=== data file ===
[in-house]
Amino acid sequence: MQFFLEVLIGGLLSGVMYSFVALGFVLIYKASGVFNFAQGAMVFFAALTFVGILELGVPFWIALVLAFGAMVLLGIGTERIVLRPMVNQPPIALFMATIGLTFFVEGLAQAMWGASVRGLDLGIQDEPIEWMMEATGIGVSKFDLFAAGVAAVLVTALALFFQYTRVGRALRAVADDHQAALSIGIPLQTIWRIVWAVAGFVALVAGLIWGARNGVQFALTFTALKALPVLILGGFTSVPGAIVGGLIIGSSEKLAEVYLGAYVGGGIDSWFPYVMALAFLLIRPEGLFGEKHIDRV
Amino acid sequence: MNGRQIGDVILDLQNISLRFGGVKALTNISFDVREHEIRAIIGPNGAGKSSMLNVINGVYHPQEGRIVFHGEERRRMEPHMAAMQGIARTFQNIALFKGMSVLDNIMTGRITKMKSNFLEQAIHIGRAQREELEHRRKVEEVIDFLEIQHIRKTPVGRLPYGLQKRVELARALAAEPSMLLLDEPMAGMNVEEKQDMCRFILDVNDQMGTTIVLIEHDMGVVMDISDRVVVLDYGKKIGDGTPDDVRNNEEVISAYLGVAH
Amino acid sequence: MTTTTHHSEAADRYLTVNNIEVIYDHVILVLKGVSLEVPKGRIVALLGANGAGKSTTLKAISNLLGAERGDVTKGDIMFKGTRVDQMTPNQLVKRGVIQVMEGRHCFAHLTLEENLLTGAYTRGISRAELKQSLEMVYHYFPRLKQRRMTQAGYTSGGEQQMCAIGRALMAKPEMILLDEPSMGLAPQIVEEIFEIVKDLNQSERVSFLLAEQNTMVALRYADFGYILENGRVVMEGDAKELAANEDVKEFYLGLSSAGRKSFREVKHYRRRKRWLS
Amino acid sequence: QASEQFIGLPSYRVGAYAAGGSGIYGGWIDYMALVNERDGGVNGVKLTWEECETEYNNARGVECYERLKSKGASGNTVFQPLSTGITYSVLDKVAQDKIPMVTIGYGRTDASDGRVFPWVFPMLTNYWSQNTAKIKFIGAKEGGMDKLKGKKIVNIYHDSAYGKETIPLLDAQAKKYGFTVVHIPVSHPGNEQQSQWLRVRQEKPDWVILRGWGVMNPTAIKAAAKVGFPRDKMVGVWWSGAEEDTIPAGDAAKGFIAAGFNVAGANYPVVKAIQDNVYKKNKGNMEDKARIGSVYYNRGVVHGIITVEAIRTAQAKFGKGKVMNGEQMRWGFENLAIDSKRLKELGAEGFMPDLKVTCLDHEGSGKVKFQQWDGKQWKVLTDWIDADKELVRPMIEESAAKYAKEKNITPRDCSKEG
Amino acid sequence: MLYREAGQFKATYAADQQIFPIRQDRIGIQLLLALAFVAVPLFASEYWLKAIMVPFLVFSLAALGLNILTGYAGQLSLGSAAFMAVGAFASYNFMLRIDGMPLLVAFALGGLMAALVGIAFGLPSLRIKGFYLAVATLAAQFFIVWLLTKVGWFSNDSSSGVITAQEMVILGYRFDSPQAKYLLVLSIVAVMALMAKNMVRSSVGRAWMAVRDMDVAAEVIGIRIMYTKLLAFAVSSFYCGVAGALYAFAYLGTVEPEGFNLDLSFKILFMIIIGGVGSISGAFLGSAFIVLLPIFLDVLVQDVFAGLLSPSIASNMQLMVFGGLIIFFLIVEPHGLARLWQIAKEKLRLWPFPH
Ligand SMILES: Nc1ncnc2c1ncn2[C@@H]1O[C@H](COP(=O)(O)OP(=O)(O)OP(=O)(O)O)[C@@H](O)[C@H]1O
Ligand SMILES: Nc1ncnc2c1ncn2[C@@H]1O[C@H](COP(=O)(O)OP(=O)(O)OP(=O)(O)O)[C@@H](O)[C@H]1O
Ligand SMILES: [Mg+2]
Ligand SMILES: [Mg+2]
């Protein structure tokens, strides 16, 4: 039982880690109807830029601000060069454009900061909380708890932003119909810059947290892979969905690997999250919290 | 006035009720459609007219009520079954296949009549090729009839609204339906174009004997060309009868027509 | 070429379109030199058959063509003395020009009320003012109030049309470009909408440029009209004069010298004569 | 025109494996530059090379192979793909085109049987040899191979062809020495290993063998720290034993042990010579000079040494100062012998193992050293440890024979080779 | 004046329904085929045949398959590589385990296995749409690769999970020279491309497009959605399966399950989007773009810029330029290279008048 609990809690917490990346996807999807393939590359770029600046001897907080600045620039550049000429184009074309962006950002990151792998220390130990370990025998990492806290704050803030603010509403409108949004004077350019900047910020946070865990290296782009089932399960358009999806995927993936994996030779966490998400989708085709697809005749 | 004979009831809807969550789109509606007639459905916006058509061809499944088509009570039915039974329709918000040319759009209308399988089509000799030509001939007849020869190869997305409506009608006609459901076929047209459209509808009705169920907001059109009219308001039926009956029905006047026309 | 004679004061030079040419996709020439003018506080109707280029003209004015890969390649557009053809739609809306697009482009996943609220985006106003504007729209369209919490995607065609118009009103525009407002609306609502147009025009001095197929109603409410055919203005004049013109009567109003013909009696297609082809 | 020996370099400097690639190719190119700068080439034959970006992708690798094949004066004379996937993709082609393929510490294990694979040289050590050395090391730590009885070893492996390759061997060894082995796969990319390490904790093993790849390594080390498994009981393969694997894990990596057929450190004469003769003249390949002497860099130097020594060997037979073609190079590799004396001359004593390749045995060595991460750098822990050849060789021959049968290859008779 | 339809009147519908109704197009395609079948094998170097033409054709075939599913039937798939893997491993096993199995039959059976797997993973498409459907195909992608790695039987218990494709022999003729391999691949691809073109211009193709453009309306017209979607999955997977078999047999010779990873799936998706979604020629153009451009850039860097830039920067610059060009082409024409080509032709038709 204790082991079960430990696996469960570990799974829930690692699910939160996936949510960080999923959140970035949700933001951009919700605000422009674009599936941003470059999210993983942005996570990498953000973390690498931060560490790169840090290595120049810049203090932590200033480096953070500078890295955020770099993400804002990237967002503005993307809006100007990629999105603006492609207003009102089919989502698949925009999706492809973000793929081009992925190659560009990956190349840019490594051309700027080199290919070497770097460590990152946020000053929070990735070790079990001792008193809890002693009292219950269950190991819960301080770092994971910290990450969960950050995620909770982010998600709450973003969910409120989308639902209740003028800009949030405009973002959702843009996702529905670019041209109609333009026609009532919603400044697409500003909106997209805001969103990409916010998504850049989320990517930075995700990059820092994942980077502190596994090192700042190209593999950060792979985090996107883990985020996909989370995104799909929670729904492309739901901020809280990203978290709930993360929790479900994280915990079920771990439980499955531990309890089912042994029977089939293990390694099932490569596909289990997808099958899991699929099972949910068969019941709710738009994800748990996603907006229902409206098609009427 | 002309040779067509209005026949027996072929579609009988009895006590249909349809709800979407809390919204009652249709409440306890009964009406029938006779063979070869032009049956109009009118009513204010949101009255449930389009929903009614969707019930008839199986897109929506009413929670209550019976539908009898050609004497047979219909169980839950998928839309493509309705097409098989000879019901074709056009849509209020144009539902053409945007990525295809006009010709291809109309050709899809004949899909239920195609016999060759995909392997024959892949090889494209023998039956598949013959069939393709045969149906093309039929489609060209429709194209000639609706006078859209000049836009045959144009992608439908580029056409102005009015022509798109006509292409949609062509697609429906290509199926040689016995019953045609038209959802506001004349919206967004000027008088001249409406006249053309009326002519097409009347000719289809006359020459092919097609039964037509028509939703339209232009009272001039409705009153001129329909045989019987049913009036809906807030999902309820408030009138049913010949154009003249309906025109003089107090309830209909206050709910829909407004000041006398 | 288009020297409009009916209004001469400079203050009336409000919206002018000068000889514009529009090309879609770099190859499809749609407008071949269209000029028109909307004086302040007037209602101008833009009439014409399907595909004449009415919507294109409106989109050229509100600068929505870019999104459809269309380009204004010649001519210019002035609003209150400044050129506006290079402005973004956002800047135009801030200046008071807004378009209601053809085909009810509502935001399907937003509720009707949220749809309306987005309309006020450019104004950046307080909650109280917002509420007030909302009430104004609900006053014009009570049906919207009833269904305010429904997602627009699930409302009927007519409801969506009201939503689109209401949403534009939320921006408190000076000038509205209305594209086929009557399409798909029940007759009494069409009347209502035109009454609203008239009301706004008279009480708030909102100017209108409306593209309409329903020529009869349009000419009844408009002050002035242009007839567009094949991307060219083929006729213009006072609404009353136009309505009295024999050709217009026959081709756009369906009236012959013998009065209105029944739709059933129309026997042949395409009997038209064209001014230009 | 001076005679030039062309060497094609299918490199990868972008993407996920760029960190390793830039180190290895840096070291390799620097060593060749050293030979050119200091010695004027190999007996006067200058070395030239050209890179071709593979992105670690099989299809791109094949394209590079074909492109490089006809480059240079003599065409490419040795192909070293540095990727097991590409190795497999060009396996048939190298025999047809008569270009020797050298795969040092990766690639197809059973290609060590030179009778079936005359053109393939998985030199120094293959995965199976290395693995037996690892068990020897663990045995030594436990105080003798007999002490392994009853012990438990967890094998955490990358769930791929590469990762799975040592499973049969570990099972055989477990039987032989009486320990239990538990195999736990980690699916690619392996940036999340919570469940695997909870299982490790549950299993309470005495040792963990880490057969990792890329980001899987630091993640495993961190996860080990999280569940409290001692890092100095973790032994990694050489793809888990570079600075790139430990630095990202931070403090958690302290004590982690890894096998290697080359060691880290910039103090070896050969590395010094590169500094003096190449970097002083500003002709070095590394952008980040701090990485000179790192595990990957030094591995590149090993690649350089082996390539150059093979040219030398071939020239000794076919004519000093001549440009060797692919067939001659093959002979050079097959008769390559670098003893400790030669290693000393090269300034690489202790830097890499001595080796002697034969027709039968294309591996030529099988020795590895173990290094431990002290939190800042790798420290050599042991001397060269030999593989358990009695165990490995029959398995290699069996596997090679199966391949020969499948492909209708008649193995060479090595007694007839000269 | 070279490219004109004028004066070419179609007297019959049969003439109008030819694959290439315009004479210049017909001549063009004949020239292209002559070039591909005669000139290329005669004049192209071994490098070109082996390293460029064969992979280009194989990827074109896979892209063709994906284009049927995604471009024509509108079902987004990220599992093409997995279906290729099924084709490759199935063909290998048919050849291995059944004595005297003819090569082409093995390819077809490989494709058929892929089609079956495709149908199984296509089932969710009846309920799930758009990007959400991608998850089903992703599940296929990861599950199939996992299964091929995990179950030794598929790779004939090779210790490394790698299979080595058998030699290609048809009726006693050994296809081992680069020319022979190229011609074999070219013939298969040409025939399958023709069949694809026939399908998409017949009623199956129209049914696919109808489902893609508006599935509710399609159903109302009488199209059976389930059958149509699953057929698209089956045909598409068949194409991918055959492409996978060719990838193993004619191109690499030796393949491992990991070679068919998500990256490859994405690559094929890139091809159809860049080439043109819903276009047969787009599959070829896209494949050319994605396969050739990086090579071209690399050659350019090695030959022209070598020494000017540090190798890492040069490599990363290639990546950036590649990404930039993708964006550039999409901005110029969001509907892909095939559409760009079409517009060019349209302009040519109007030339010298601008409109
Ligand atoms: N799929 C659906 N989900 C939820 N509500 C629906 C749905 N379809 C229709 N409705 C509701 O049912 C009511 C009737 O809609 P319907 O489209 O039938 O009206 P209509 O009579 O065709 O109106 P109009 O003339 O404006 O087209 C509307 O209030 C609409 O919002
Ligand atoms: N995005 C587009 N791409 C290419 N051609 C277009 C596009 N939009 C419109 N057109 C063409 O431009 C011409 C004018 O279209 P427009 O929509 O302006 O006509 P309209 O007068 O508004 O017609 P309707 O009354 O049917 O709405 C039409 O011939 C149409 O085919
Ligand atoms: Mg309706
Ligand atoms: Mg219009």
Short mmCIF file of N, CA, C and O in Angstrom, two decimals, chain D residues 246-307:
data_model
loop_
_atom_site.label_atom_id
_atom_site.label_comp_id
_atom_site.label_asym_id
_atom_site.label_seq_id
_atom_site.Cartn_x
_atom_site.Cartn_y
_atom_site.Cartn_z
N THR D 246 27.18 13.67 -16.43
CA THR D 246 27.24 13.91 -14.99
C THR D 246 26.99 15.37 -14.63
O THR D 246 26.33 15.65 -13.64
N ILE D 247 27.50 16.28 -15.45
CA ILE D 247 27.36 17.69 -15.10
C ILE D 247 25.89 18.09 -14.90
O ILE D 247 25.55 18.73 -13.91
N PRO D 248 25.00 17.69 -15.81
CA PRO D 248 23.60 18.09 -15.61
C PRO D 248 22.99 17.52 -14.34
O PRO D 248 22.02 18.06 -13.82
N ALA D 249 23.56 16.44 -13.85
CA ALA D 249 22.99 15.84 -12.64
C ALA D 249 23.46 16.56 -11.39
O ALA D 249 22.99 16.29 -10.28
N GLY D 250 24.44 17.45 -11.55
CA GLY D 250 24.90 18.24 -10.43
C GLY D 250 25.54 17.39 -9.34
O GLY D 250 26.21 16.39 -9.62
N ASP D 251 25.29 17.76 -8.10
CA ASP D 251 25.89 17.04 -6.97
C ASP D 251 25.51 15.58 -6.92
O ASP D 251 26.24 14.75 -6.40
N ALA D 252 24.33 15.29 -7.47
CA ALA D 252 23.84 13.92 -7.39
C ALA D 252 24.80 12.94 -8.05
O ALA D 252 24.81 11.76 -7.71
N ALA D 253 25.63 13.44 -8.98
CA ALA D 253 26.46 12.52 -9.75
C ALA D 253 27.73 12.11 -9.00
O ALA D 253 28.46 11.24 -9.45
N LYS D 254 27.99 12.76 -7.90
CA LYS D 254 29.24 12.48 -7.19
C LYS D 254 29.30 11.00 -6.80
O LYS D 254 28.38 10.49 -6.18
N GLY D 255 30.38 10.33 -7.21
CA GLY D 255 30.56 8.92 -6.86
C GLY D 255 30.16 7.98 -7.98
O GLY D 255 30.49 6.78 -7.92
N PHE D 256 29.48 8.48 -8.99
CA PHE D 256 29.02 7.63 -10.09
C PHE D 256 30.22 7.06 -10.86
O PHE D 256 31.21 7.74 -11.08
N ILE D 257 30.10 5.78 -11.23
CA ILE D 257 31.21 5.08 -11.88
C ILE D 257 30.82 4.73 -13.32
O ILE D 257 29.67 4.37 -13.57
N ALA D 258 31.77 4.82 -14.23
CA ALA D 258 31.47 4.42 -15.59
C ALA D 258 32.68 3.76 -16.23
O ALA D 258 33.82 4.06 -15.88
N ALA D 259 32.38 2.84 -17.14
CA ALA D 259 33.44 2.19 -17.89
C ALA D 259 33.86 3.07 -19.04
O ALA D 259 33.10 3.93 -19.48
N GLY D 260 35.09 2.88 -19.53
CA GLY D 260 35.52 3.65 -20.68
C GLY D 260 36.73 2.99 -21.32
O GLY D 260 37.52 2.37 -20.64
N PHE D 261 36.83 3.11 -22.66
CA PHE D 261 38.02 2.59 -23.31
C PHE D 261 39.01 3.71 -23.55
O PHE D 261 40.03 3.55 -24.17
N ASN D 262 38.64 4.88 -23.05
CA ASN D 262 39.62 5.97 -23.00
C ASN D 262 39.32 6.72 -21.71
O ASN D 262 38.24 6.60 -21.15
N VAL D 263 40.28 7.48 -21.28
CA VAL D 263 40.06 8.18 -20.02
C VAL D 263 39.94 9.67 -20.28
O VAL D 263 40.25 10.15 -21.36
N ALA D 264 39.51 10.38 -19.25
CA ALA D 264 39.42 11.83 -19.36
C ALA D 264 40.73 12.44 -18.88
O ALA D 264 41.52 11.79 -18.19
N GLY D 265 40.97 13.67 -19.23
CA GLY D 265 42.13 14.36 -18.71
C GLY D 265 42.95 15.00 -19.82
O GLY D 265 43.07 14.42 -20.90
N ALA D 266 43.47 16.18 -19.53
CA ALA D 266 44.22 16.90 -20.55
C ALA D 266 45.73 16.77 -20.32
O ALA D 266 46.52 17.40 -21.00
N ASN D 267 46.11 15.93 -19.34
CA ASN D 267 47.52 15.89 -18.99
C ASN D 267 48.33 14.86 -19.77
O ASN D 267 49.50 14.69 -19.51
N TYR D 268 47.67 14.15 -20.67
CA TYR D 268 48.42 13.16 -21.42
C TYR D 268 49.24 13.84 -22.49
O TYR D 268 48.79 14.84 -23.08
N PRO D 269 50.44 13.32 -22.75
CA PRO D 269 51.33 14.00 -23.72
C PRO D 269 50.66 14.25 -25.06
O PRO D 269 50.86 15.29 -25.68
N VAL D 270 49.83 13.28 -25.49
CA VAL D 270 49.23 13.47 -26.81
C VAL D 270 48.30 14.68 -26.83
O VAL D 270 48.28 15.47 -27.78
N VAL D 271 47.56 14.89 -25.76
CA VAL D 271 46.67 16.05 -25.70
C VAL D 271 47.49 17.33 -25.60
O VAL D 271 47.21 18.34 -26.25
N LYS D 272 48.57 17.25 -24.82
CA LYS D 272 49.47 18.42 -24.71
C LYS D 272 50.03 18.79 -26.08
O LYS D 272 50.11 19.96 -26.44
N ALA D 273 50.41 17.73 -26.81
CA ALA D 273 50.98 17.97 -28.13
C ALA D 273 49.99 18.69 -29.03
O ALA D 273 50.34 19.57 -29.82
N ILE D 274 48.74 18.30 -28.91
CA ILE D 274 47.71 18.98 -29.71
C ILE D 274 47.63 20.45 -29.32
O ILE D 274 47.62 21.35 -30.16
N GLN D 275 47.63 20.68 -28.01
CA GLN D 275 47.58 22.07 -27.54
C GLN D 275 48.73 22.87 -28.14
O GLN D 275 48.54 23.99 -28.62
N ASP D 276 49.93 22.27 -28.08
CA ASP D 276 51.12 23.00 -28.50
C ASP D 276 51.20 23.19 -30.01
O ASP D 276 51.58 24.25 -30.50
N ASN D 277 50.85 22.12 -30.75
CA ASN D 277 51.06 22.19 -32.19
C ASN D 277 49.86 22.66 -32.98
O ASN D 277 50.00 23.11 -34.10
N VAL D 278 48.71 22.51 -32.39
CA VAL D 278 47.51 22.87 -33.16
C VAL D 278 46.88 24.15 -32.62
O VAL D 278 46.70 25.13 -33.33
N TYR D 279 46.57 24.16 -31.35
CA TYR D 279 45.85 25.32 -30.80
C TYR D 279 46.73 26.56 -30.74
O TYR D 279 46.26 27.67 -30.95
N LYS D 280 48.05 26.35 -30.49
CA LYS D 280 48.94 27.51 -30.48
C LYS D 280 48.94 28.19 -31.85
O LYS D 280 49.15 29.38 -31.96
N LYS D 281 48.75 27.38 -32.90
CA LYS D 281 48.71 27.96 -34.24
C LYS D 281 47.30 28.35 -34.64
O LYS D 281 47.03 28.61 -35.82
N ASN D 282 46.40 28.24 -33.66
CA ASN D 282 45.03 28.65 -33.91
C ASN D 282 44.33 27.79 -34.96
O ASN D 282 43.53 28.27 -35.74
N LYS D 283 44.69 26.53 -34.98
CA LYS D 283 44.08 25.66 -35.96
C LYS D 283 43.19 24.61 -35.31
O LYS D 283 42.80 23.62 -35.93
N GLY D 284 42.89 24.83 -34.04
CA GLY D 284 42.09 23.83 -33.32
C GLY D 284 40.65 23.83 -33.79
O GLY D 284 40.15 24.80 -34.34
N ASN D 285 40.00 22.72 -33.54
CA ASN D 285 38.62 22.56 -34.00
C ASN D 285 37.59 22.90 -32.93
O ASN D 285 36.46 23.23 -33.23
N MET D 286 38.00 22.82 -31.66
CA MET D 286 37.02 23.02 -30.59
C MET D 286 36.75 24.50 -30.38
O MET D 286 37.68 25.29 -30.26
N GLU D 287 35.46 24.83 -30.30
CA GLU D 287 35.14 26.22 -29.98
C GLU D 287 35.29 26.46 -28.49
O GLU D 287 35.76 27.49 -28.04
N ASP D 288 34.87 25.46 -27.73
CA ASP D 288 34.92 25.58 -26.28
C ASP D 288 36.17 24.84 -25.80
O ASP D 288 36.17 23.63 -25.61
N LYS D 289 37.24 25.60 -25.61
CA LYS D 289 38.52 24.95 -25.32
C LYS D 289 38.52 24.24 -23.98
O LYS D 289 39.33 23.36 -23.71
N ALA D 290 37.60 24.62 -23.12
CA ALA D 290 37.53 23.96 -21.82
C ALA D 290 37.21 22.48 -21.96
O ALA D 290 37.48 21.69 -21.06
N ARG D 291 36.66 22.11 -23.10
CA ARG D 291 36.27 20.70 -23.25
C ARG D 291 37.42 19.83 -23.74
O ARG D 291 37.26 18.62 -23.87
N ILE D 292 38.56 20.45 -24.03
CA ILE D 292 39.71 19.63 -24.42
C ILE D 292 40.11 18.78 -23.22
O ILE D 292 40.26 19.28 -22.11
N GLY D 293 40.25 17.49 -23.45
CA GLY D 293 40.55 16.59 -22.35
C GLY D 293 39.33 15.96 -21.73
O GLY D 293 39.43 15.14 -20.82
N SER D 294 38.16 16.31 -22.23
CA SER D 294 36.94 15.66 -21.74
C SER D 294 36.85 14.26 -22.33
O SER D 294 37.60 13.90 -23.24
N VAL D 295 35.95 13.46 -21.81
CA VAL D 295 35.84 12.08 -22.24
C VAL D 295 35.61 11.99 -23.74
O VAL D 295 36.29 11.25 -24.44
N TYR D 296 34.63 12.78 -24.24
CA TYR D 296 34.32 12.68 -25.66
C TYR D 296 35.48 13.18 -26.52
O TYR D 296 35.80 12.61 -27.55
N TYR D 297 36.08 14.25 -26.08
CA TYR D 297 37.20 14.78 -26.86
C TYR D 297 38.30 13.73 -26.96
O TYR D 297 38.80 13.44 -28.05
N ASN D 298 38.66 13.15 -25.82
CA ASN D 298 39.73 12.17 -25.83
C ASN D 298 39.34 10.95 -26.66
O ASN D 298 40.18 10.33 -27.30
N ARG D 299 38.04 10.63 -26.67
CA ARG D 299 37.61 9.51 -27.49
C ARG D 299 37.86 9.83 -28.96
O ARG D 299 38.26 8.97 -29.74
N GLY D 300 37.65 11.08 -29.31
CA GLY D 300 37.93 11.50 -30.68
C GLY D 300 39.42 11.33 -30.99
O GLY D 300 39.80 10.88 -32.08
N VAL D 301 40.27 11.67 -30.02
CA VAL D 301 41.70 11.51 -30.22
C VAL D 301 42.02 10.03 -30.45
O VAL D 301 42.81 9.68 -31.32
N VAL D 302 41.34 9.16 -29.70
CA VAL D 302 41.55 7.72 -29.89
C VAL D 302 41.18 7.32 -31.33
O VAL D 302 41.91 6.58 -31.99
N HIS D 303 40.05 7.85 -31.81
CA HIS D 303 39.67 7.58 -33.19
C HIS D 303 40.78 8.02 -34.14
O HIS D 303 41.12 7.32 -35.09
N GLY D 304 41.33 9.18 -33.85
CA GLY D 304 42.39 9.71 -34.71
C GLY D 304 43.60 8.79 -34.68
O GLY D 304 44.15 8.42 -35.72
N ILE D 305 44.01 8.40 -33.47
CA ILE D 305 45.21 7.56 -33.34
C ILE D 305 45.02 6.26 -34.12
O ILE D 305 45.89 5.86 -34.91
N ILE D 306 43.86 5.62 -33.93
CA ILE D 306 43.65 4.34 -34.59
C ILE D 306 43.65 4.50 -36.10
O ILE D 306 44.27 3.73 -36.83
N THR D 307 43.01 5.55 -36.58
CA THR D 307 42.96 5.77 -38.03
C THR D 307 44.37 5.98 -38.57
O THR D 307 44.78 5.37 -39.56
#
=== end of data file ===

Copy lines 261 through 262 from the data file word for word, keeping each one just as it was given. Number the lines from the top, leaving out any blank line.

O GLY D 304 44.15 8.42 -35.72
N ILE D 305 44.01 8.40 -33.47